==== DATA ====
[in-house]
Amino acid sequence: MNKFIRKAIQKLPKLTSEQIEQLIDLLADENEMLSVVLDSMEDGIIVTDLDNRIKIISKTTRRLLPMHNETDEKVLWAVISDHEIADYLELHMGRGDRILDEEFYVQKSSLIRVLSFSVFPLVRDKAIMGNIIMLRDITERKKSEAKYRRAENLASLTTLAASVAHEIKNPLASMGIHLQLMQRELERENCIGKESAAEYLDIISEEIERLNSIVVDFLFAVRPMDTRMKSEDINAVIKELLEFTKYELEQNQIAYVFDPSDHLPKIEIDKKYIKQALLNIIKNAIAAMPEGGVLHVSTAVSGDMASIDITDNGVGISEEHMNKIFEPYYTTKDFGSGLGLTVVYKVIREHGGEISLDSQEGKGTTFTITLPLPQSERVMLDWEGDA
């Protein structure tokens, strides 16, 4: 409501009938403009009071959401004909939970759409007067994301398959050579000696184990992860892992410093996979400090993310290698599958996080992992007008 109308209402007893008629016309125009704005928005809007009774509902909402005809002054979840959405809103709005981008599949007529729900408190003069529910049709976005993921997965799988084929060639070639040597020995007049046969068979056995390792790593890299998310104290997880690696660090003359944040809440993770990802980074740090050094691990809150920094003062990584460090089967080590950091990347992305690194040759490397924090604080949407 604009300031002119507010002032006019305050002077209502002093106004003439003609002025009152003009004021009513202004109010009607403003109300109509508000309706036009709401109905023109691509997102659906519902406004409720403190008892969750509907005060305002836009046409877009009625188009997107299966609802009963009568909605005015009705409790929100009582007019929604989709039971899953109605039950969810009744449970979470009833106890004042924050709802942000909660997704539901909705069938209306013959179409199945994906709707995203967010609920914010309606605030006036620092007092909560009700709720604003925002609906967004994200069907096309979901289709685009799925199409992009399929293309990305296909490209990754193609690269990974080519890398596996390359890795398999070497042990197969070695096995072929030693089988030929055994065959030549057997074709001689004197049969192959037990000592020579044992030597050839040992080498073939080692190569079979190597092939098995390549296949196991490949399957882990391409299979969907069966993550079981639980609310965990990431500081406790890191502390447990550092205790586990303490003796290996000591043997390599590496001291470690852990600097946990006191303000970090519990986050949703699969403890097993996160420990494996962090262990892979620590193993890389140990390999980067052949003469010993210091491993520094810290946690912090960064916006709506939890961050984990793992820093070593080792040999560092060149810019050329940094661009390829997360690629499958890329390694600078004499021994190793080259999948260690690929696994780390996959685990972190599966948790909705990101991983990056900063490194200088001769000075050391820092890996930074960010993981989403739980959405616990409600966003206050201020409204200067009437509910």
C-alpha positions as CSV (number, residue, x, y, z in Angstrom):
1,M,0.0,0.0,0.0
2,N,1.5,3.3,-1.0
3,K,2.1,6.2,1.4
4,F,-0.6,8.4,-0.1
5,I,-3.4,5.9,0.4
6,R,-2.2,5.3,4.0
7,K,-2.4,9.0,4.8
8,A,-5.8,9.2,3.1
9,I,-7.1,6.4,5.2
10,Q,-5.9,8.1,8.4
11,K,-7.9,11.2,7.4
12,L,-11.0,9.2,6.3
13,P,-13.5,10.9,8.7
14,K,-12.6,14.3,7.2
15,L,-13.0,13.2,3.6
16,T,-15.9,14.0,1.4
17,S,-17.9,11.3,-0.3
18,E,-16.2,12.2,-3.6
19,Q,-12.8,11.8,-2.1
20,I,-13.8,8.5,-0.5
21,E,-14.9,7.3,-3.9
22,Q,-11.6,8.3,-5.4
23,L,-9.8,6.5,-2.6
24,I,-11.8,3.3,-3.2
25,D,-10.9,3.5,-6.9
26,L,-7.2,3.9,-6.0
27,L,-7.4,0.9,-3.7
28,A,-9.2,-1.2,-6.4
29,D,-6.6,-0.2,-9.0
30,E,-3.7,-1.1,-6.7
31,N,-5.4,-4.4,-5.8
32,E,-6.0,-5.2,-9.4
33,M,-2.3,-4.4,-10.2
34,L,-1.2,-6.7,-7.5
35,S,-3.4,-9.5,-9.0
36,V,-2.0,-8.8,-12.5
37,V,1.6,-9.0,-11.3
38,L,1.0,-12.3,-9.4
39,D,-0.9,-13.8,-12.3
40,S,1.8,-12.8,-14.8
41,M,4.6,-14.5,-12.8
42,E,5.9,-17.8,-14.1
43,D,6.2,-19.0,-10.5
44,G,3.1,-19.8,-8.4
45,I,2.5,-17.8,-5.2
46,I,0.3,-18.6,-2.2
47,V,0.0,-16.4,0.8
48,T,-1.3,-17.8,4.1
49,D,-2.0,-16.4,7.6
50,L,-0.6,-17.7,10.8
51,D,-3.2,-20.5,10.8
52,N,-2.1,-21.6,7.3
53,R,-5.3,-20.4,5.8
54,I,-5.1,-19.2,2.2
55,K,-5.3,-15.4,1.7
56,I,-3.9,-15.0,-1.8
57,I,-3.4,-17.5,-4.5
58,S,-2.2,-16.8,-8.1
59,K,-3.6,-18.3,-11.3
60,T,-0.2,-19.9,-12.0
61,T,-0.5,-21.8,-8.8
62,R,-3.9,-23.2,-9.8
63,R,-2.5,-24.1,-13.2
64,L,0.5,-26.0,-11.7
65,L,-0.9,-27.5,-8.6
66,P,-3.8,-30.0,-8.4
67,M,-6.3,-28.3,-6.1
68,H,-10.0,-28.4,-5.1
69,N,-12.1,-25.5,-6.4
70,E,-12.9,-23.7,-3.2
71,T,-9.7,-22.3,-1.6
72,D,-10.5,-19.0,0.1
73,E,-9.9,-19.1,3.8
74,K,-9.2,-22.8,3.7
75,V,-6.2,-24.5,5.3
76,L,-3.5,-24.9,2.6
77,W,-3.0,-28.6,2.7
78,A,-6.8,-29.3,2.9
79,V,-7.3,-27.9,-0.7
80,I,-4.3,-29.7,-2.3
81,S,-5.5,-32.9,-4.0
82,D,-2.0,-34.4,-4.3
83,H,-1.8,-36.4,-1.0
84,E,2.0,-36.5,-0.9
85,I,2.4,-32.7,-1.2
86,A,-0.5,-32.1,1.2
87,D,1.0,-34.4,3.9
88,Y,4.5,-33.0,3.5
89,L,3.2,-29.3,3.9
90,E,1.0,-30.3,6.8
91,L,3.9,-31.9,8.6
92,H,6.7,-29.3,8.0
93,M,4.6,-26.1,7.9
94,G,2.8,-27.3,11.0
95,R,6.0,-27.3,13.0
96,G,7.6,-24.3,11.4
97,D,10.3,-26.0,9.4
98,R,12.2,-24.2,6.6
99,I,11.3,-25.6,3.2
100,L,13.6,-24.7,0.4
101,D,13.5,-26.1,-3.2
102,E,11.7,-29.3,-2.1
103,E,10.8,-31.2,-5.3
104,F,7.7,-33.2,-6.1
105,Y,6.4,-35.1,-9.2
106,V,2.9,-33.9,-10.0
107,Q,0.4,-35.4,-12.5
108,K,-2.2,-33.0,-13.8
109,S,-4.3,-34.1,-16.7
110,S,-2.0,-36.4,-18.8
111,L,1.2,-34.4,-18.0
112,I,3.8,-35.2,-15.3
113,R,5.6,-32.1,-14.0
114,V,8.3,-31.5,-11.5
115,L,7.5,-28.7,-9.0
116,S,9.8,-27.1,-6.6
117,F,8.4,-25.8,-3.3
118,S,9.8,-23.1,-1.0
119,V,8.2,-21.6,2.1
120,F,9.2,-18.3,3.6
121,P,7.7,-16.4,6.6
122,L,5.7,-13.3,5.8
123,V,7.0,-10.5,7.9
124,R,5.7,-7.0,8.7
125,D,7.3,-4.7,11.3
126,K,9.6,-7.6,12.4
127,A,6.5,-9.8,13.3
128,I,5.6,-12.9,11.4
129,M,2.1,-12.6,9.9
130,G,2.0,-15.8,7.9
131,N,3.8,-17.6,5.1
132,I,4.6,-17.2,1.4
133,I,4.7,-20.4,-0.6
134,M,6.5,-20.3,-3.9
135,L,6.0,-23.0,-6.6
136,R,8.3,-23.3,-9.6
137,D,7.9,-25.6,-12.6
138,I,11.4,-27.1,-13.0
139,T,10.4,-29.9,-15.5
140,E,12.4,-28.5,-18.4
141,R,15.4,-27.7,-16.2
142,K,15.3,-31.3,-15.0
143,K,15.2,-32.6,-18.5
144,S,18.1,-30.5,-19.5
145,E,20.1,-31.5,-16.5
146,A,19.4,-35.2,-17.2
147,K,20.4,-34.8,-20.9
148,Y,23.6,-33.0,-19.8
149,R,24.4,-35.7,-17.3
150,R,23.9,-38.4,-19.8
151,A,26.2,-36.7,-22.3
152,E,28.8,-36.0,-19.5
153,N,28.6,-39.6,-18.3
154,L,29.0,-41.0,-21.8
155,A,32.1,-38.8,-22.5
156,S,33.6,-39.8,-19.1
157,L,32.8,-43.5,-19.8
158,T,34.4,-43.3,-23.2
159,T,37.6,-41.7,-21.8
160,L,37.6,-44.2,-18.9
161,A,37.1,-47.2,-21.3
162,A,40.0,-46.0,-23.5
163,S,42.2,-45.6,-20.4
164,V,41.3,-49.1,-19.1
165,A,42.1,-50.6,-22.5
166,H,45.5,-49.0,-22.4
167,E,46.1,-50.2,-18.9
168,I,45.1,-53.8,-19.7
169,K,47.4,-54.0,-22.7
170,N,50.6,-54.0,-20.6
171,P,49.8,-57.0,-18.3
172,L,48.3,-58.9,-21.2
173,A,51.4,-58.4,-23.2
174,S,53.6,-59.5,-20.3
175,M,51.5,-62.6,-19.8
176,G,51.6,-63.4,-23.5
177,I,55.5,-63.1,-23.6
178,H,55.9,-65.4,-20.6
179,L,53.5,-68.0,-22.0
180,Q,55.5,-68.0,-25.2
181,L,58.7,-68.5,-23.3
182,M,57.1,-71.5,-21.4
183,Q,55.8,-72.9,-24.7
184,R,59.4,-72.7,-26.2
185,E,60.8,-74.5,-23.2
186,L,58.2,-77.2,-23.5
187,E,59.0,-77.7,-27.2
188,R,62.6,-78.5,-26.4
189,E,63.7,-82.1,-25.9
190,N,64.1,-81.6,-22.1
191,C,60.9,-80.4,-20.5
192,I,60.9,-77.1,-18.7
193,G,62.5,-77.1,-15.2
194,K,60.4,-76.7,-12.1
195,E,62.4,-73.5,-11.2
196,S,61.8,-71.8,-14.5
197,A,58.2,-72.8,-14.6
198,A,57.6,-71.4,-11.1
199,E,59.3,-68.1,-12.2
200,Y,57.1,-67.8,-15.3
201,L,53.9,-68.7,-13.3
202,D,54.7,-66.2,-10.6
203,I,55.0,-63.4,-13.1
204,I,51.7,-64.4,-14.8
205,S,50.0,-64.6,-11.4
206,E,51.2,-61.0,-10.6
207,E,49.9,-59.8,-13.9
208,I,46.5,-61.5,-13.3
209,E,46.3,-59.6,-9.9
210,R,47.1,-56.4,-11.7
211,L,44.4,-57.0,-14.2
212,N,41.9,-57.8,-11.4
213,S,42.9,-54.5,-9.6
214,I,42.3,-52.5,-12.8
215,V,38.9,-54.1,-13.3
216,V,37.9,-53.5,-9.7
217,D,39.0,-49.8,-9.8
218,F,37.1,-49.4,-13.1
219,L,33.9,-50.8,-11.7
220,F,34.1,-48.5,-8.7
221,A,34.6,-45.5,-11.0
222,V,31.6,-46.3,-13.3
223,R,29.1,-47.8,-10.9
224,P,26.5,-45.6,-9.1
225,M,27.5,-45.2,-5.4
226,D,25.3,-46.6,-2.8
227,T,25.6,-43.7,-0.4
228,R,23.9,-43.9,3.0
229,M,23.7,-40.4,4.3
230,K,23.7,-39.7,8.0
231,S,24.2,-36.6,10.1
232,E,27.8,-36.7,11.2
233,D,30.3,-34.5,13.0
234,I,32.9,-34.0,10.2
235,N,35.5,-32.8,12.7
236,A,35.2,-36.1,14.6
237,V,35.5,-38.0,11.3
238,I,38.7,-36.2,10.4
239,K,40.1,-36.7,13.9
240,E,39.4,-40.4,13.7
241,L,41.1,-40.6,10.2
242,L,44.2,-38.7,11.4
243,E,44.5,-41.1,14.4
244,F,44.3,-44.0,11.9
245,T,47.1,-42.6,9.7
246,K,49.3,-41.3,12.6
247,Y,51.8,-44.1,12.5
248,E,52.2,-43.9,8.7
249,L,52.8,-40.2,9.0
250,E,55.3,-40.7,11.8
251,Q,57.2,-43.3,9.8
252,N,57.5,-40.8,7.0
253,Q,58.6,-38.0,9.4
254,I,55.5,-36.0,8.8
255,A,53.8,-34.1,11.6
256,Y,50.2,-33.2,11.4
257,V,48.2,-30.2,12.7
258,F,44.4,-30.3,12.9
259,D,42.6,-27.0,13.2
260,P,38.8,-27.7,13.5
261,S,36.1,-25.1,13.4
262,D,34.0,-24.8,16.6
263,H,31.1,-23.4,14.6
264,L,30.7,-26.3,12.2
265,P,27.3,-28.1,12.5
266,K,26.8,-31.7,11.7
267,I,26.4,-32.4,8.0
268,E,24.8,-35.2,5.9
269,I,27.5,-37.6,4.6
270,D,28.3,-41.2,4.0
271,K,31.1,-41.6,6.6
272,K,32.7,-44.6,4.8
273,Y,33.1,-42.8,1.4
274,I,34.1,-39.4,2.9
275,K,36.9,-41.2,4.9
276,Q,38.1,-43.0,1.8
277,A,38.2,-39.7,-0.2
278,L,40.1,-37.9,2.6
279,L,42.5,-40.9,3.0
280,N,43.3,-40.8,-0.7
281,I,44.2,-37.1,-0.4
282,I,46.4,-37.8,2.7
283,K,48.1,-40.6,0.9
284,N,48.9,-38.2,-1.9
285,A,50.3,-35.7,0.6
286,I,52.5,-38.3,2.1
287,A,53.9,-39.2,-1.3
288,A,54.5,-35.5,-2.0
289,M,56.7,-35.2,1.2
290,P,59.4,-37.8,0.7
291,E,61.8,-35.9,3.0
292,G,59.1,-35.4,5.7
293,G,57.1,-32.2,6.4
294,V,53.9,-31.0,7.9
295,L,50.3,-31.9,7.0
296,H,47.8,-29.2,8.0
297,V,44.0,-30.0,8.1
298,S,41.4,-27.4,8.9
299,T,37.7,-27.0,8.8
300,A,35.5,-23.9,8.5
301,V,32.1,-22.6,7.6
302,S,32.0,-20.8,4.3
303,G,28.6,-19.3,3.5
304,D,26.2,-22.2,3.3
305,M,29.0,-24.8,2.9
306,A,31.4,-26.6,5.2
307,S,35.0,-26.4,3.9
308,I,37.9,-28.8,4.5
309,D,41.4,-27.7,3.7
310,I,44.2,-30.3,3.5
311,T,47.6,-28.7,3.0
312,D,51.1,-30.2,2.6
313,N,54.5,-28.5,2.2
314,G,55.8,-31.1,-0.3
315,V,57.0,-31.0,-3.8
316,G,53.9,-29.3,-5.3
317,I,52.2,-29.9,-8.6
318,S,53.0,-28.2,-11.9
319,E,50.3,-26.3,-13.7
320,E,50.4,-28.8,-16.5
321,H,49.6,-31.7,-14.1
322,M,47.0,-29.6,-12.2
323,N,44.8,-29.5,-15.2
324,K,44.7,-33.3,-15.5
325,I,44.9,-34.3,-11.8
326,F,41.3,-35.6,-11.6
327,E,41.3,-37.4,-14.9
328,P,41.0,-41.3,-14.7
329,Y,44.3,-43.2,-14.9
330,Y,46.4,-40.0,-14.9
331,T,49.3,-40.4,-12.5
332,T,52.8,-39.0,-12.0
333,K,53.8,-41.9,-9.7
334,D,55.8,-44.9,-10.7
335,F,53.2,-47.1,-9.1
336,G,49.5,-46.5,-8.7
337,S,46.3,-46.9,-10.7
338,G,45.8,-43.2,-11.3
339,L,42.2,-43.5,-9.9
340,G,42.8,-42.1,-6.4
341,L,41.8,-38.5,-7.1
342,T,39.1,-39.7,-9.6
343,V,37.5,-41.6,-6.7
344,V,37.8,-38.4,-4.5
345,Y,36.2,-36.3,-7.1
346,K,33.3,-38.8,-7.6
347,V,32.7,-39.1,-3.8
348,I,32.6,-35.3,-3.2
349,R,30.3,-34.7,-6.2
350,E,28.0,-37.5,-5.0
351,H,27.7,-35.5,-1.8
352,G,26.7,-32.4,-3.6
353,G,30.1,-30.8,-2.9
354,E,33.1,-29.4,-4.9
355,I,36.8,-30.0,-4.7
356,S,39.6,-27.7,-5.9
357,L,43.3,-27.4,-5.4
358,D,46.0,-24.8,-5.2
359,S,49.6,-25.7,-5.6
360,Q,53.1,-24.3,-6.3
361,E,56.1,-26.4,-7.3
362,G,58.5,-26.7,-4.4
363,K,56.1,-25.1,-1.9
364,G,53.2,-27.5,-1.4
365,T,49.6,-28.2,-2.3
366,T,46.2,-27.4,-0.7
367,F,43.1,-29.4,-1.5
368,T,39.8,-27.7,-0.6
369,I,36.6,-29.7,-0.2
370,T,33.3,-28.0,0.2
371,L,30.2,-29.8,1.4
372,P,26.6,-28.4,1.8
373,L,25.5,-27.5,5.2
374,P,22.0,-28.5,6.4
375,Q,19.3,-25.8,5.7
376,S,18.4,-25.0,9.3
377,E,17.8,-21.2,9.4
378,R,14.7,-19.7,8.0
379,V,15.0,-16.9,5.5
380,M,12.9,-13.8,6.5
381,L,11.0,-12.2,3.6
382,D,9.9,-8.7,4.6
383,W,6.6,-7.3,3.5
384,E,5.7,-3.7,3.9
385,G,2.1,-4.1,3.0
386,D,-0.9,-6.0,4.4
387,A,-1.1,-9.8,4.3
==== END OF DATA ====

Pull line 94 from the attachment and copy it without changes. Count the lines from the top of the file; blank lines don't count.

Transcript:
90,E,1.0,-30.3,6.8